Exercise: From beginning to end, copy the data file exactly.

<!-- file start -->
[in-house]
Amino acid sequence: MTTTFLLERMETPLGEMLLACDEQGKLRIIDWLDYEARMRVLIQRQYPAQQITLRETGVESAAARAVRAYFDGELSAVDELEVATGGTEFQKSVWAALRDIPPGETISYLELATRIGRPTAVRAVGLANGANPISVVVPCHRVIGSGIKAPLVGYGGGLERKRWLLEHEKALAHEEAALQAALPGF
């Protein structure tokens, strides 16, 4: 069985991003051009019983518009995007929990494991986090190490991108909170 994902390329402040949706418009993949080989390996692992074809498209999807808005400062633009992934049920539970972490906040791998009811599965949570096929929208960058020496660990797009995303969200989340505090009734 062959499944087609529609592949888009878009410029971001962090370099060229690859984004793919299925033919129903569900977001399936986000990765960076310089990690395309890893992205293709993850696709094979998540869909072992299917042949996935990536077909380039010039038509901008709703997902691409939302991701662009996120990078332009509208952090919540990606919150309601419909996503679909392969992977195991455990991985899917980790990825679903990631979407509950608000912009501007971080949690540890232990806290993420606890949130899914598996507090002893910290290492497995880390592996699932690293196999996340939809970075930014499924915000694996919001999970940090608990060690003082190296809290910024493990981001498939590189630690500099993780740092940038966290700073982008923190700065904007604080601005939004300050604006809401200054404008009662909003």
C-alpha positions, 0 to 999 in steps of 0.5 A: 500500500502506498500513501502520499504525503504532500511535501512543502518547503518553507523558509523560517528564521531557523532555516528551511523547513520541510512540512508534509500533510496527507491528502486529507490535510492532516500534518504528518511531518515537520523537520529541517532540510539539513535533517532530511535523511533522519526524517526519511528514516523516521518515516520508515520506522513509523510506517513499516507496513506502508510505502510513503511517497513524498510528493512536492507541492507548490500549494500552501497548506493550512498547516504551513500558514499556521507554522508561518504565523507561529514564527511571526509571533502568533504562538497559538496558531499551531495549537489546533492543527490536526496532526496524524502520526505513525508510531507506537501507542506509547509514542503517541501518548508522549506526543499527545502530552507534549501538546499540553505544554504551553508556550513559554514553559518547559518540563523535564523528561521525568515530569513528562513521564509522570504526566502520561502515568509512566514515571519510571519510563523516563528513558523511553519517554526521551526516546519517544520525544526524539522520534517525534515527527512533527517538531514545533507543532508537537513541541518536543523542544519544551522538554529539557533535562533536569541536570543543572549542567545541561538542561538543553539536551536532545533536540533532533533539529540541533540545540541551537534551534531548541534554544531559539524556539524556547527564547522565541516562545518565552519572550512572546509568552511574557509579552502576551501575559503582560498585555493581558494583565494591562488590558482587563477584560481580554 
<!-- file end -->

[in-house]
Amino acid sequence: MTTTFLLERMETPLGEMLLACDEQGKLRIIDWLDYEARMRVLIQRQYPAQQITLRETGVESAAARAVRAYFDGELSAVDELEVATGGTEFQKSVWAALRDIPPGETISYLELATRIGRPTAVRAVGLANGANPISVVVPCHRVIGSGIKAPLVGYGGGLERKRWLLEHEKALAHEEAALQAALPGF
């Protein structure tokens, strides 16, 4: 069985991003051009019983518009995007929990494991986090190490991108909170 994902390329402040949706418009993949080989390996692992074809498209999807808005400062633009992934049920539970972490906040791998009811599965949570096929929208960058020496660990797009995303969200989340505090009734 062959499944087609529609592949888009878009410029971001962090370099060229690859984004793919299925033919129903569900977001399936986000990765960076310089990690395309890893992205293709993850696709094979998540869909072992299917042949996935990536077909380039010039038509901008709703997902691409939302991701662009996120990078332009509208952090919540990606919150309601419909996503679909392969992977195991455990991985899917980790990825679903990631979407509950608000912009501007971080949690540890232990806290993420606890949130899914598996507090002893910290290492497995880390592996699932690293196999996340939809970075930014499924915000694996919001999970940090608990060690003082190296809290910024493990981001498939590189630690500099993780740092940038966290700073982008923190700065904007604080601005939004300050604006809401200054404008009662909003």
C-alpha positions, 0 to 999 in steps of 0.5 A: 500500500502506498500513501502520499504525503504532500511535501512543502518547503518553507523558509523560517528564521531557523532555516528551511523547513520541510512540512508534509500533510496527507491528502486529507490535510492532516500534518504528518511531518515537520523537520529541517532540510539539513535533517532530511535523511533522519526524517526519511528514516523516521518515516520508515520506522513509523510506517513499516507496513506502508510505502510513503511517497513524498510528493512536492507541492507548490500549494500552501497548506493550512498547516504551513500558514499556521507554522508561518504565523507561529514564527511571526509571533502568533504562538497559538496558531499551531495549537489546533492543527490536526496532526496524524502520526505513525508510531507506537501507542506509547509514542503517541501518548508522549506526543499527545502530552507534549501538546499540553505544554504551553508556550513559554514553559518547559518540563523535564523528561521525568515530569513528562513521564509522570504526566502520561502515568509512566514515571519510571519510563523516563528513558523511553519517554526521551526516546519517544520525544526524539522520534517525534515527527512533527517538531514545533507543532508537537513541541518536543523542544519544551522538554529539557533535562533536569541536570543543572549542567545541561538542561538543553539536551536532545533536540533532533533539529540541533540545540541551537534551534531548541534554544531559539524556539524556547527564547522565541516562545518565552519572550512572546509568552511574557509579552502576551501575559503582560498585555493581558494583565494591562488590558482587563477584560481580554 